A study says that DIY investors make a worse decision when the platforms are trading

A study says that DIY investors make a worse decision when the platforms are trading

A new study finds that trading platforms that reward investors themselves through “gamification” strategies increase the risk of losses in online portfolios.

In a research report due for release Thursday, the Ontario Securities Commission in collaboration with the UK-based Behavioral Insights team found that investors who earned rewards from trading platforms — such as digital points or badges online for buying or selling stocks — made nearly 40 percent more money. cent more trades than those who were not exposed to the same gamification rewards.

Gamification is the practice of incentivizing users to trade more frequently or in larger amounts by adding game-like features to trading platforms. Competitive features such as leaderboards, which display the names of users making the most trades in a day, images of badges or snippets of paper that reward the first trade in a margin account or a family referral, encourage investors to trade more often.

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In addition, the OSC found that investors who were featured on “Most Traded” or “Most Popular” lists Stores They were 14 percent more likely to buy and sell shares of the company they were pushed towards. Top stock lists promote “herding” behavior – a person follows what others are doing rather than making the decision independently.

Grazing can lead to “much weaker” returns for investors, the report said, citing a separate study that showed an average 20-day return of negative 4.7 percent for the top stocks bought each day. That’s because grazing increases the frequency of trading, and can divert investors to riskier securities.

Other incentives, such as setting a goal tracker, were found to have no negative association with investor behavior or how often they trade.

As a result, the OSC recommends that regulators — such as the Investment Industry Regulatory Organization of Canada, which oversees discount brokers — consider whether to restrict digital trading platforms from offering points or rewards for trading activity.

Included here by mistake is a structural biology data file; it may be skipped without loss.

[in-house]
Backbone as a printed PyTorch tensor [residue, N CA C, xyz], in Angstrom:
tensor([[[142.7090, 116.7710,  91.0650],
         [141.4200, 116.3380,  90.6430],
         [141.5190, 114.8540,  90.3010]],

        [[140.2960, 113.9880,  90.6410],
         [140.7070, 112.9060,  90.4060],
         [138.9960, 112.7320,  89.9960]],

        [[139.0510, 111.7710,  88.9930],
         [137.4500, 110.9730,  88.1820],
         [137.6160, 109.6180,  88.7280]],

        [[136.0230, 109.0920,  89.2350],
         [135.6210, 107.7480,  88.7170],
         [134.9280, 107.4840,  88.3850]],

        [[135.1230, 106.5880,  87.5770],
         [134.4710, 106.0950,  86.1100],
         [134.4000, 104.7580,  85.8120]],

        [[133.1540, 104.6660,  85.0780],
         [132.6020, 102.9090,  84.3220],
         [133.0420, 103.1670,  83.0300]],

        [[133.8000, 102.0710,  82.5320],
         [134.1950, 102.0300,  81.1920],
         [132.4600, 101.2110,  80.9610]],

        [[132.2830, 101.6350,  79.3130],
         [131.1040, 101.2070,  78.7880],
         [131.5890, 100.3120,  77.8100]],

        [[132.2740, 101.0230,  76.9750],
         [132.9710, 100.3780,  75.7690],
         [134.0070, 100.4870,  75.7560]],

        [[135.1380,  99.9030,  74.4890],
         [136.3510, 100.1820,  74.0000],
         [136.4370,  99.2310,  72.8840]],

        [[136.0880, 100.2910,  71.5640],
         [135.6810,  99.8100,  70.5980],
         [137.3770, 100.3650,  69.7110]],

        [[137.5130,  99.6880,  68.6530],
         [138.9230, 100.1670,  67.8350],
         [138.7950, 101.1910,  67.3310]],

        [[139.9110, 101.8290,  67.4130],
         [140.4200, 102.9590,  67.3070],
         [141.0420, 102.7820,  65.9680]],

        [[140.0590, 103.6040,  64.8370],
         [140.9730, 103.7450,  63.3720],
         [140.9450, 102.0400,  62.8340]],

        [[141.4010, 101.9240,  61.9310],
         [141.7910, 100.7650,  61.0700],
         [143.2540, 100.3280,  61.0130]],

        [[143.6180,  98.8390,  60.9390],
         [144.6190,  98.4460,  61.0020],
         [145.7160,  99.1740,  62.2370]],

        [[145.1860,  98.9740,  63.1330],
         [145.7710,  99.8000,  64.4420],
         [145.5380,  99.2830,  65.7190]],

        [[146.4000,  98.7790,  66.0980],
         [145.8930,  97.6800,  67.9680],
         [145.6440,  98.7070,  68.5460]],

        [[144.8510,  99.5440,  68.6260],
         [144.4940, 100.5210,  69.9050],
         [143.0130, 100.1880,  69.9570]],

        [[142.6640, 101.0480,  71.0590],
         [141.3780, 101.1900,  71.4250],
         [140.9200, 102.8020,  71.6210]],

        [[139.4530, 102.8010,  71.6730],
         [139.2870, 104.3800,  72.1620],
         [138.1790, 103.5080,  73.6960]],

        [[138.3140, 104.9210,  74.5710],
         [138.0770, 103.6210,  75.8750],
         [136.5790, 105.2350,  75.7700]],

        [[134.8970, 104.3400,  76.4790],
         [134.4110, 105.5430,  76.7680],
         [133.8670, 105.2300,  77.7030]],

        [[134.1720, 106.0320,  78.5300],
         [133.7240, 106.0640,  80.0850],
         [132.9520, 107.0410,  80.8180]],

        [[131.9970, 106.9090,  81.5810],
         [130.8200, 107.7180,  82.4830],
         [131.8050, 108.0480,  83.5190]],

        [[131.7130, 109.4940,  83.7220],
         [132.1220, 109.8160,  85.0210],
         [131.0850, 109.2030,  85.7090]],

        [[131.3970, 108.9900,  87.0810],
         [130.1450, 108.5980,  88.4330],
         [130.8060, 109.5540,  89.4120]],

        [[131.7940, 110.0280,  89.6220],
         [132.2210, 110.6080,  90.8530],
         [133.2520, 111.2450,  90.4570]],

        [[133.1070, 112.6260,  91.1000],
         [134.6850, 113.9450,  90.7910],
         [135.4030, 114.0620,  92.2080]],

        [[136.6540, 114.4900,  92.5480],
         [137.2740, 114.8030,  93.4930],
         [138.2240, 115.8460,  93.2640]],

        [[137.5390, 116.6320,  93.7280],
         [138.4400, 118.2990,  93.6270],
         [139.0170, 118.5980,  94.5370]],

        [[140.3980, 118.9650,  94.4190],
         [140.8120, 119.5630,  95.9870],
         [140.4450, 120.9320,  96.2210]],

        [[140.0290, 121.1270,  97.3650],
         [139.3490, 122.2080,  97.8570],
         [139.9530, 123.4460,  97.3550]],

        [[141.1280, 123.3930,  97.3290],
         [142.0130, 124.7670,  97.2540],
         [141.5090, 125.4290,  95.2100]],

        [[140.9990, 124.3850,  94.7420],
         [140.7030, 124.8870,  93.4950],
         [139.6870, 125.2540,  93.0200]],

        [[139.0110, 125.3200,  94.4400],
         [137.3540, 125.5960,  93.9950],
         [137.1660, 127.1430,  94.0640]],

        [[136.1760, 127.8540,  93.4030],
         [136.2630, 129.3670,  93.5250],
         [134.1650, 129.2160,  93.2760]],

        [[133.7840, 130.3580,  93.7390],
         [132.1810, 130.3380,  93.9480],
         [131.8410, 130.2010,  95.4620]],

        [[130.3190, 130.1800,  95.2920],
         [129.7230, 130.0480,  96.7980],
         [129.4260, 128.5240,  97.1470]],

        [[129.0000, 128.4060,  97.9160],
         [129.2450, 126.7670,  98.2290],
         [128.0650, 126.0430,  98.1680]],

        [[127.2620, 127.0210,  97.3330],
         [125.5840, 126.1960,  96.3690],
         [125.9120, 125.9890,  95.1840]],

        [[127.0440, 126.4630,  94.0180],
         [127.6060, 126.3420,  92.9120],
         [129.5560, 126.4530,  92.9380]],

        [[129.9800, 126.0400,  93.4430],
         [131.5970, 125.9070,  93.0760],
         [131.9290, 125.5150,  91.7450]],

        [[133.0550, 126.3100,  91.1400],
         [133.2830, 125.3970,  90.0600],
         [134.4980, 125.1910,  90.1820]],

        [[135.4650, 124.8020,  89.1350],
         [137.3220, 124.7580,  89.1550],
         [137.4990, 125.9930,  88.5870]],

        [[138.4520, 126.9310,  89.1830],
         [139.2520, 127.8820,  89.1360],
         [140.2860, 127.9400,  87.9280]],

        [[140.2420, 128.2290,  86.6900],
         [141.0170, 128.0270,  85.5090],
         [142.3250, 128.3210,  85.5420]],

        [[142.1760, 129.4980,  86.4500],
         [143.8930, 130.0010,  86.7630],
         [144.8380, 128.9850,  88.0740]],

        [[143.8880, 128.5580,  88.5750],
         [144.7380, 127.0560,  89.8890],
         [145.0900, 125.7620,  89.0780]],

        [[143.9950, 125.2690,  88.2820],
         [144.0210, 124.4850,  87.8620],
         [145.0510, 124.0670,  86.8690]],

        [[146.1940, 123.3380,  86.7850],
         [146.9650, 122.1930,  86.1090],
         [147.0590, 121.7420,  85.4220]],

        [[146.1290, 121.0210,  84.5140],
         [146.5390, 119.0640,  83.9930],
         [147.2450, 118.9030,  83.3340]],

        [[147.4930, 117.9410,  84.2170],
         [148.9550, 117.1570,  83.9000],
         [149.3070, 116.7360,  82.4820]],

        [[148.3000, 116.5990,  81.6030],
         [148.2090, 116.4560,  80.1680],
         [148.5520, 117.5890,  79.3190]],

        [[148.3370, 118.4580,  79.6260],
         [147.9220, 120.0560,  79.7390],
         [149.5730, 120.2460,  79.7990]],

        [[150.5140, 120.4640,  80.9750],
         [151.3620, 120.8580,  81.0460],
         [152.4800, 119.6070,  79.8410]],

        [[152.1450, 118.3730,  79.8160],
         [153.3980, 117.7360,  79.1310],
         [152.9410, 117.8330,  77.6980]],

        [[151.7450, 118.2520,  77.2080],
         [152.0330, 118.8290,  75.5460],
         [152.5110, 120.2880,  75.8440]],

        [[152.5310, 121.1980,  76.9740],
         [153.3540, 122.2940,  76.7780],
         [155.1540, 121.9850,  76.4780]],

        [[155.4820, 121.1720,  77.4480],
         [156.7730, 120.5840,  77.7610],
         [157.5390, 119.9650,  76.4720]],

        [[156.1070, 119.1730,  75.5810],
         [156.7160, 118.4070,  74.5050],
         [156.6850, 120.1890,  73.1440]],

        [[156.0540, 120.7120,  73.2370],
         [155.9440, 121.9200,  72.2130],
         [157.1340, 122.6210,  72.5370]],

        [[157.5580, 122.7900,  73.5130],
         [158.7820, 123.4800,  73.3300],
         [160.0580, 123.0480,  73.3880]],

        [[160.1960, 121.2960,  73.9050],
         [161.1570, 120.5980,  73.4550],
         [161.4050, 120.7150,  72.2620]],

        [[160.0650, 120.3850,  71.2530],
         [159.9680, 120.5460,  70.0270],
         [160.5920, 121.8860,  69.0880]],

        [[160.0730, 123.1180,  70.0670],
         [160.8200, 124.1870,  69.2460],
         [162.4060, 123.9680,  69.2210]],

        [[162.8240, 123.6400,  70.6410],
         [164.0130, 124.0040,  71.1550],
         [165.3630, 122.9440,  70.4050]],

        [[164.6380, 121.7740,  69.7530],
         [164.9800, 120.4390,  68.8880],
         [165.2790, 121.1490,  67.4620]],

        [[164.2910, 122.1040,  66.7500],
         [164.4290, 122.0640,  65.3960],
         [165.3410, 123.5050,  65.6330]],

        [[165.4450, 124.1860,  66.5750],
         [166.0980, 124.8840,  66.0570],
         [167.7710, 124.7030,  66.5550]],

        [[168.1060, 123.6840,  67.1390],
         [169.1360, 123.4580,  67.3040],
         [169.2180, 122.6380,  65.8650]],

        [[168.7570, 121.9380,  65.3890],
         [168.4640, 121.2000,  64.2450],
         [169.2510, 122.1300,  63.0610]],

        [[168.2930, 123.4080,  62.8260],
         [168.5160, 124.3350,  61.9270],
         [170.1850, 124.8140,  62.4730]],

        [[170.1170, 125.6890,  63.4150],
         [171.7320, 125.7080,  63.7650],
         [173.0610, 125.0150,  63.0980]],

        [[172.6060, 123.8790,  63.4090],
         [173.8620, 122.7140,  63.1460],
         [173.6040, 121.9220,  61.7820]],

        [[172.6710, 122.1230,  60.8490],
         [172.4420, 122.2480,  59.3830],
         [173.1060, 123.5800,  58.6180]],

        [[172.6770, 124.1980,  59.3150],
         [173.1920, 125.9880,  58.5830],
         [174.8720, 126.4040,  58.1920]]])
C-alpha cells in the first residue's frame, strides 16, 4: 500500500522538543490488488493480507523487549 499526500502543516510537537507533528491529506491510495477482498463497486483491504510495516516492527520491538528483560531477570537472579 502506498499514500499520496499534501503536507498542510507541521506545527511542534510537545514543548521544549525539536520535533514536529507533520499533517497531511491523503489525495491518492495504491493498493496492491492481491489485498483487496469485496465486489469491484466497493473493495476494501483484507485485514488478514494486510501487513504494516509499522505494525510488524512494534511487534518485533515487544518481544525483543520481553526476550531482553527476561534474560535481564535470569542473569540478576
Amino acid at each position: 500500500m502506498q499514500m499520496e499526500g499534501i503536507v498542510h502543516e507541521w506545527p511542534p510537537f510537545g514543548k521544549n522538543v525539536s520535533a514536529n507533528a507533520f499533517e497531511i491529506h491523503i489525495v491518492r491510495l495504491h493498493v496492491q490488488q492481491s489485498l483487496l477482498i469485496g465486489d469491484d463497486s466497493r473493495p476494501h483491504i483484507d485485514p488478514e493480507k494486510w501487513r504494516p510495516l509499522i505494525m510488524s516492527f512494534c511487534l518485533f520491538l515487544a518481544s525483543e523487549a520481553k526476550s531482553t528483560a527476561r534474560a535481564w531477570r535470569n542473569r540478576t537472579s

More broadly, we encourage regulators to consider whether any of the gamification and behavioral approaches examined have similar features to the recommendations and/or lead to investor behavior. [on average] hurts investors’ results,” added OSC.

The study involved 2,430 participants, who were given $10,000 in play money to buy and sell stocks in a simulated digital trading environment.

During the pandemic, Ontario’s provincial watchdog began to pay greater attention to the impact of gamification on retail investment as the number of DIY investors – many of whom were New to investing – began to rise as Canadians poured their COVID-19 savings into the marketplace.

They are also known as order execution only (OEO) sites, and discount brokers Regulations prohibit it From providing any kind of investment advice to clients. But the lack of advice is now becoming a problem for trading platforms that have a growing number of inexperienced investors.

In 2021, more than 3.6 million new DIY accounts were opened with discount brokerages, according to data provided by Toronto-based Investor Economics, a unit of ISS Market Intelligence. That was up from 2.3 million in 2020, and 846,000 in 2019.

In addition, a wave of mobile-only self-directed platforms has appeared in both Canada and the United States, along with several no-fee trading platforms, leading to an increase in the number of participants who can easily create accounts with just a few clicks on a phone.

The gamification business model first grew in popularity with fintech startup Robinhood Markets Inc. hood-kFree online trading platform. Robinhood has begun rewarding its users for trading more frequently, trading in larger amounts, and trading in riskier products, such as margin accounts.

In 2021, the US Securities and Exchange Commission cited concerns about gamification, saying the features could encourage investors to trade more often, invest in products that may not be suitable for them, or affect their risk tolerance.

OSC, in its report, found many incentives that can influence investor behavior. In addition to leaderboards and badges, some discount brokerages may use “gambling” rewards with economic benefits such as cash payments or language that elicits gambling, such as jackpots or top-up cards.

“Trading frequency or volume is a critical behavior that deserves attention, given the strong negative correlation with investor return,” the OSC said in its report. Offer rewards [points] of little economic value may lead to significantly increased frequency of trading.”

The study urges regulators to fill in “major gaps” in empirical evidence by collecting more data through studies as well as data that can be collected directly from digital trading platforms that have implemented gamification or other behavioral techniques.

“These actions will enable the OSC and other regulators to develop new, pilot-based regulatory strategies and approaches,” the OSC added.

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